Friday, 21 March 2008

Ziso: 'Hushed Expectation in Harare'

From today until the elections on the 29th we will be posting a series of articles direct from the election campaign trail in Zimbabwe. Written by Ziso, who is following events from the ground, we will try and convey some of the unseen aspects of the elections as they affect those immediately involved and those directly affected by them.

Harare, Zimbabwe, 21 March

Harare waits in hushed expectation for the 29th. The atmosphere in the city is amazingly peaceful. Before other elections, the city has been charged with fear of intimidation and an angry frustration bordering on riot, but in 2008 there is an uncanny quiet. On one street corner MDC supporters leaflet. A few streets down Makoni is holding a rally to a cheerful crowd. A happy yellow is the campaign colour and a confidence surrounds the team. It is Easter Friday and leaving the rally an equally large crowd of churchgoers sing their way down the street behind a cross. Political posters and graffiti line the streets. Whispers are a foot. Will more party heavyweights swing over in the last seven days? Its been calculated that for everyone on the voter’s roll to complete their ballot paper (filling in four different votes) each person will have to take less than 9 seconds at the polling booth. It’s going to be chaos. And the new constitution states that the presidential votes will not be counted on site but at central headquarters. The probability of free and fair elections undermines the positive determination of this opposition camp.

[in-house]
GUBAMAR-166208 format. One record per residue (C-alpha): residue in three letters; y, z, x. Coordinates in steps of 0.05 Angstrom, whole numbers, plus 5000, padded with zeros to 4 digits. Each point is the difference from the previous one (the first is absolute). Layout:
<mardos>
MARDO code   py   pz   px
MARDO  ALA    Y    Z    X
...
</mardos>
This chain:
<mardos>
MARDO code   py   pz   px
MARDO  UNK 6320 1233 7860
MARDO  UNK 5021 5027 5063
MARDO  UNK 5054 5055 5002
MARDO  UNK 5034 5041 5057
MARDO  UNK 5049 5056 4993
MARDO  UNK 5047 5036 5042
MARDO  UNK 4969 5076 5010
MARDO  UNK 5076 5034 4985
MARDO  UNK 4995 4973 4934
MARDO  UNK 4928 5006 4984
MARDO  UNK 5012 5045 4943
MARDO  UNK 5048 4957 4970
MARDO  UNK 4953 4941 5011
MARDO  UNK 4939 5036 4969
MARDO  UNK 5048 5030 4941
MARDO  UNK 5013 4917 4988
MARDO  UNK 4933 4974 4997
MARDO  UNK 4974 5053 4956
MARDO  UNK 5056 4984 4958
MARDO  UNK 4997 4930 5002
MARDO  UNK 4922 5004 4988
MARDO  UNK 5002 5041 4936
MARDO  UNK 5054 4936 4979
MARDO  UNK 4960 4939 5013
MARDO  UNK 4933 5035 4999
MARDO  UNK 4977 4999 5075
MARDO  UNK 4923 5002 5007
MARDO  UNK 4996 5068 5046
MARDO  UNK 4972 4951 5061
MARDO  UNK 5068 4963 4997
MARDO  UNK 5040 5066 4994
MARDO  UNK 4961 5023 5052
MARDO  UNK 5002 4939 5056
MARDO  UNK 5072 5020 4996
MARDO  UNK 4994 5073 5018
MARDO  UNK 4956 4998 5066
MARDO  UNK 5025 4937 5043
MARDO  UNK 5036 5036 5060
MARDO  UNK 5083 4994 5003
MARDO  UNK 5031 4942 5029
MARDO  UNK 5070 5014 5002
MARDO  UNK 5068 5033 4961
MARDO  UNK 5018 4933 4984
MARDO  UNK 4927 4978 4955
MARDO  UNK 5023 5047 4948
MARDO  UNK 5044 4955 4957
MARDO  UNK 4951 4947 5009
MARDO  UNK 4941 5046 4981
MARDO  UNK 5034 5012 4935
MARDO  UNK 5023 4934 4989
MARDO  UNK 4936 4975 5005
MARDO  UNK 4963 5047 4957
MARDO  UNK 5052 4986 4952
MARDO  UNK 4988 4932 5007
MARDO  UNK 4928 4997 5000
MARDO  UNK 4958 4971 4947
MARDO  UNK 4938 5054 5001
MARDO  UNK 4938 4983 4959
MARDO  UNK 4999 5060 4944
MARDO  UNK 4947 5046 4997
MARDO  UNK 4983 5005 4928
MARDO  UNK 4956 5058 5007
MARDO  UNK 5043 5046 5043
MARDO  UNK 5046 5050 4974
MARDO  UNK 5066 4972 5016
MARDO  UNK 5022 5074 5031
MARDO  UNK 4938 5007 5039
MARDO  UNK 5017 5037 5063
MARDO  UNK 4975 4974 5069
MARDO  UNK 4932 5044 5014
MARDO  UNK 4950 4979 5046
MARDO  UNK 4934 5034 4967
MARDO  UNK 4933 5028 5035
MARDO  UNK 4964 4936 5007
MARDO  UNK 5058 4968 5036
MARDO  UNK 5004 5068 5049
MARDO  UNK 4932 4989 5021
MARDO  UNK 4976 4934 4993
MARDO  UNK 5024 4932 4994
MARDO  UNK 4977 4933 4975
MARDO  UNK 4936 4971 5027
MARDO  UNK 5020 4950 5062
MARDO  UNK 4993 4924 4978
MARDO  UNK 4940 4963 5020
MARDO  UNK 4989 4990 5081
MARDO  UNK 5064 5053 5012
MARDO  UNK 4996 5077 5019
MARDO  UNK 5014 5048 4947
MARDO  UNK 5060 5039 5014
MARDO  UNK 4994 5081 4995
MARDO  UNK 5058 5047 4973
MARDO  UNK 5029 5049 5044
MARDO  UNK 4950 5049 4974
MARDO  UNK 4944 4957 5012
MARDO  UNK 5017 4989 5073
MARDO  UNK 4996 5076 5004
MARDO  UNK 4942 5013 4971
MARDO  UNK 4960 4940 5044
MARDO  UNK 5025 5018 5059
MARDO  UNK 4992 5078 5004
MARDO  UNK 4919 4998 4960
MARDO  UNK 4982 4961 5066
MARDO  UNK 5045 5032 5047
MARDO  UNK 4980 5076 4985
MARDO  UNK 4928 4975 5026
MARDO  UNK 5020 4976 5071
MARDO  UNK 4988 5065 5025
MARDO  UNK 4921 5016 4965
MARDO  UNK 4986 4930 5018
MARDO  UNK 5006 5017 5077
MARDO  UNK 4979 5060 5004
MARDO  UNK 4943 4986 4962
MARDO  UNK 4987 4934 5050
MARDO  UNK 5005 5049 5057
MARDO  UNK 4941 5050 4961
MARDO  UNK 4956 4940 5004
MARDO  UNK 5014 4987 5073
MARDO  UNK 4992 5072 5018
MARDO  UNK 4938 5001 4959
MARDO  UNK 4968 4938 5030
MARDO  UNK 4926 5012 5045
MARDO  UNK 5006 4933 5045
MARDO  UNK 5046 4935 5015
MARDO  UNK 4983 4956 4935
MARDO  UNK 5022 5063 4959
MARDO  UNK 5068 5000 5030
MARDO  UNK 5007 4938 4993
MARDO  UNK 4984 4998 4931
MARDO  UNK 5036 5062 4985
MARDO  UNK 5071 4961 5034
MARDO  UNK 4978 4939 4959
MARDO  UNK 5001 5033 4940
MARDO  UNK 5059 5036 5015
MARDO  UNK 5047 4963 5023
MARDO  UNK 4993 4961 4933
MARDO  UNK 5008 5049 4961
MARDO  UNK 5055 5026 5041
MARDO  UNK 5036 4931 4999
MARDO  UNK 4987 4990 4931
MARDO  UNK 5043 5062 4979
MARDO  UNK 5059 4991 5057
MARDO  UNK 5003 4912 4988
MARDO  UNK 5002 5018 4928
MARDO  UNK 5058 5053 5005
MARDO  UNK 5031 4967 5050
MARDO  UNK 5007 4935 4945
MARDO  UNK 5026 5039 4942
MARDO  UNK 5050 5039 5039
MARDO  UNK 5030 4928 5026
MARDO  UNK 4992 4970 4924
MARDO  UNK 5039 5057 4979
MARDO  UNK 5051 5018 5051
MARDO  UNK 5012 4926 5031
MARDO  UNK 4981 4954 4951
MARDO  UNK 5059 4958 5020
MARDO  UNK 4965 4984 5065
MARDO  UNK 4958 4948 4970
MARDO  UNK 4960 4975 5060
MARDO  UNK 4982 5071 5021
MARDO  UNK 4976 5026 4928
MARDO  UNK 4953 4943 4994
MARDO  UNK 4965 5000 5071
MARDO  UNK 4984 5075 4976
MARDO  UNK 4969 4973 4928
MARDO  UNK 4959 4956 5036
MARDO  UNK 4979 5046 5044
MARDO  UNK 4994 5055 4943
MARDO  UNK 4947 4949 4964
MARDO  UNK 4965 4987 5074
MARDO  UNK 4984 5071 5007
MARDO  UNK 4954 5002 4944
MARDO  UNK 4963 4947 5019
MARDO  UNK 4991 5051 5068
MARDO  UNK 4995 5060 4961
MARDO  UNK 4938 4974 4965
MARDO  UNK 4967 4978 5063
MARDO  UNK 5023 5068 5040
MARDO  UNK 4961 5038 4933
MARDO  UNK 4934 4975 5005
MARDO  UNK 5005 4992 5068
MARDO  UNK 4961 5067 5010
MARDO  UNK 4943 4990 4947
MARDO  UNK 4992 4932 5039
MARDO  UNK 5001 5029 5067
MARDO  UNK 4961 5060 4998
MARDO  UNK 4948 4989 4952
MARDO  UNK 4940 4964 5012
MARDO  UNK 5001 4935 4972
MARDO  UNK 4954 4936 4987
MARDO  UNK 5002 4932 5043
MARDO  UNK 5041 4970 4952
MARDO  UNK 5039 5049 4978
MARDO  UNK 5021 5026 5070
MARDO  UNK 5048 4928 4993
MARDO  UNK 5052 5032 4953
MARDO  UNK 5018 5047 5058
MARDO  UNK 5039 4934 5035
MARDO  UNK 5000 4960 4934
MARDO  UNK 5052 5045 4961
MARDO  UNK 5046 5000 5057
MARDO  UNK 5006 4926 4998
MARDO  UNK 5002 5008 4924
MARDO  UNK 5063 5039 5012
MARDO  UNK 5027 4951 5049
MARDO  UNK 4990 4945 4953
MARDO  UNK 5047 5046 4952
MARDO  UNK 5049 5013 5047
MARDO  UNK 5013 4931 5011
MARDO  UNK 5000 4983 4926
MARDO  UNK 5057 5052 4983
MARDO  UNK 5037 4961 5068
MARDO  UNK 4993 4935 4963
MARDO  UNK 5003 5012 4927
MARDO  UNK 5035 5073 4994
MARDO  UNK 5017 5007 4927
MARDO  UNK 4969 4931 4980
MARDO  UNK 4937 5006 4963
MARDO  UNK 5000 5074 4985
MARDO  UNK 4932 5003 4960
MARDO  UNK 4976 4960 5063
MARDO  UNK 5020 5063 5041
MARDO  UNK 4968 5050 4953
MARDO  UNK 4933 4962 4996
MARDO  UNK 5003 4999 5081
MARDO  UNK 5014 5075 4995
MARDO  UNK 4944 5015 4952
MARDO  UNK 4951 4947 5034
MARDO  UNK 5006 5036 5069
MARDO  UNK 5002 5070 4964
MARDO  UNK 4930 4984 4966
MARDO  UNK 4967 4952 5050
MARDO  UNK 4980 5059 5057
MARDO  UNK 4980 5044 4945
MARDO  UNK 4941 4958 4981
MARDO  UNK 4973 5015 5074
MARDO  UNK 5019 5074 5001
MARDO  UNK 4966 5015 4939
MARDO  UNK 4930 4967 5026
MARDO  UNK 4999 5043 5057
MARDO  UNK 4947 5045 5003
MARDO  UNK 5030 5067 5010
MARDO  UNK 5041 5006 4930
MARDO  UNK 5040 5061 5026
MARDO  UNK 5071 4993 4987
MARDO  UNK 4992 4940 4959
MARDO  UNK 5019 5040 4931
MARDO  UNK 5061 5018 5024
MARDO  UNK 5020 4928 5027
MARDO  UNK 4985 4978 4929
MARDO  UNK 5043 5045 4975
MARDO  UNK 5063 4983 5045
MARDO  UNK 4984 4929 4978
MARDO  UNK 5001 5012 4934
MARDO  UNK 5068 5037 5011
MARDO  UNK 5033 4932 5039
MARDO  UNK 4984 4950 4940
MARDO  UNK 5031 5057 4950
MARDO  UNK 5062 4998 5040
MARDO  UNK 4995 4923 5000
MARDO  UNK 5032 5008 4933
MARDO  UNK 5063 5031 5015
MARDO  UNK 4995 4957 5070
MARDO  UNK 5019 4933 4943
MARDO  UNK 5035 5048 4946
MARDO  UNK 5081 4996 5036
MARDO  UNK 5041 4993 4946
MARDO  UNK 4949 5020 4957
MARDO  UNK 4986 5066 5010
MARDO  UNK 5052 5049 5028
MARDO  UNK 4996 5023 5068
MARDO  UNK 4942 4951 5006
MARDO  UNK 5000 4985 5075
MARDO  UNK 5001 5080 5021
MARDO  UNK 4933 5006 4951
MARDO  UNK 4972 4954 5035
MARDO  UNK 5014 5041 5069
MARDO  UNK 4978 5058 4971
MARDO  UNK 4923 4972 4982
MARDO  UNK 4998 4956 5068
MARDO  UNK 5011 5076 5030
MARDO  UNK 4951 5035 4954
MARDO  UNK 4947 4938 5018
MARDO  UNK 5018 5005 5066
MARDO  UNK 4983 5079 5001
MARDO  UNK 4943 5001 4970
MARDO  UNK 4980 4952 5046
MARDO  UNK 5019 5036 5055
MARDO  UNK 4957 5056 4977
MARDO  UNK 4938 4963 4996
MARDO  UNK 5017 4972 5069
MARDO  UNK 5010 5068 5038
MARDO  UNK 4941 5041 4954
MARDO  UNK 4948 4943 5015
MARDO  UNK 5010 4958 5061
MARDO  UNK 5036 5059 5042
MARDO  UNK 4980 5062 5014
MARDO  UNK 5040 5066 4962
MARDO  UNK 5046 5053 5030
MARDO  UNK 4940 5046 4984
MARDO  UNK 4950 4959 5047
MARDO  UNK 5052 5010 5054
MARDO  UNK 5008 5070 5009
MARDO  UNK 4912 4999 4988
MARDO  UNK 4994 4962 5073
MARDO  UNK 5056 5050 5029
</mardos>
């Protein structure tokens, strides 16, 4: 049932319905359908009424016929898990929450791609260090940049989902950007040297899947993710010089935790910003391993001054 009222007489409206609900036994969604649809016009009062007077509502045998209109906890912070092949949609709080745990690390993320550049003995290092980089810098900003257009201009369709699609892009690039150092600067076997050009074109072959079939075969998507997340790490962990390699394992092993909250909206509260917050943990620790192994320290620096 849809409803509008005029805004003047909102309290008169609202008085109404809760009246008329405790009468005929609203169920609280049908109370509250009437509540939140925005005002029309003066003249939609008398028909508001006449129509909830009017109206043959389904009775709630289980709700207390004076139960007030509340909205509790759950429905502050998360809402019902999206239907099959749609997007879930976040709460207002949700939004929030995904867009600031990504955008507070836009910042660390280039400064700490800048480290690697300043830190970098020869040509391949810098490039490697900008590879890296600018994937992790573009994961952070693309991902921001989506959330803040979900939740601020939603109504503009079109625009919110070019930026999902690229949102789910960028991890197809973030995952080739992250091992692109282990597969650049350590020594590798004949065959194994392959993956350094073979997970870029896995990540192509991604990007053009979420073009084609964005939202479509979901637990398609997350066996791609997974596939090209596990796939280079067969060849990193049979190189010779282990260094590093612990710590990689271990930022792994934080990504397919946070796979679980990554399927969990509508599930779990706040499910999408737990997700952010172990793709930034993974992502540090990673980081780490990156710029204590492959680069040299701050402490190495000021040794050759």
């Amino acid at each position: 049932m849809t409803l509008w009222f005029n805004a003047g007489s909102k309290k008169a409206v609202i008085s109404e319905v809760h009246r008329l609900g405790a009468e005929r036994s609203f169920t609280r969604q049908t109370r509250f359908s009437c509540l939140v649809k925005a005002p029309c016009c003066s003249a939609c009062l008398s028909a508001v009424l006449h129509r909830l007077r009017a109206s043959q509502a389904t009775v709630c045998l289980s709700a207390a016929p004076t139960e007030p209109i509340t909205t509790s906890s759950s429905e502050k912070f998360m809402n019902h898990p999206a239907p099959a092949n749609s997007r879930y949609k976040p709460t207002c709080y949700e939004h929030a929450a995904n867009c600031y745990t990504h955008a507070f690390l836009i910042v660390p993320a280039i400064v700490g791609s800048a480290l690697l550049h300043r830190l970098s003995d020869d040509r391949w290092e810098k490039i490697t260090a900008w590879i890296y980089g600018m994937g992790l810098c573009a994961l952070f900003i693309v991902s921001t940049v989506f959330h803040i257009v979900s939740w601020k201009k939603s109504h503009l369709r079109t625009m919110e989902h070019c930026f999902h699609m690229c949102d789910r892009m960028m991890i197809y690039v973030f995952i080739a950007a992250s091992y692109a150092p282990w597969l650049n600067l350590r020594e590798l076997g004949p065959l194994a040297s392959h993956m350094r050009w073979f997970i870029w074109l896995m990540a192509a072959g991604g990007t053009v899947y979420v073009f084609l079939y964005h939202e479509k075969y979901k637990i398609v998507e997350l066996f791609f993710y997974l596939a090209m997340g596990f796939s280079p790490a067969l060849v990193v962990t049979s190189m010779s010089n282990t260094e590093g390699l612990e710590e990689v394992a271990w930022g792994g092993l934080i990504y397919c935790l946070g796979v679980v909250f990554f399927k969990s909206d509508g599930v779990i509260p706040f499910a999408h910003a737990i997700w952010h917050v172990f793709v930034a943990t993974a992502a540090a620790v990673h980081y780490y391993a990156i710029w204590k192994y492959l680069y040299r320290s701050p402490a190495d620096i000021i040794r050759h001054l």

A Zimbabwean woman and campaign posters of the three presidential candidatesEveryone has their analysis of how the vote will breakdown – a runoff for the presidential election is inevitable, but who will it be between? Some say Makoni has saved the day by pulling votes away from Mugabe who would otherwise win through his hold of the rural areas. Others say Makoni is taking votes away from Tsvangirai who should win as Zimbabweans are surely fed up with the lack of food, clean water, electricity, fuel, soap, toilet paper, milk, seeds, drivable roads and money that works. But all opinions are speculation. On the one hand the Zimbabwean people are exhausted at the concept of elections; they have voted before with passionate determination without any change taking place. On the other hand, in this glum and hopeless atmosphere, there is a genuine interest in Makoni’s challenge and hope that it might mean that change is possible. The truth is that nobody knows what will happen, and thus the hushed silence in anticipation of the 29th when the match kicks off and those who are quietly hedging their bets will finally have to take sides.

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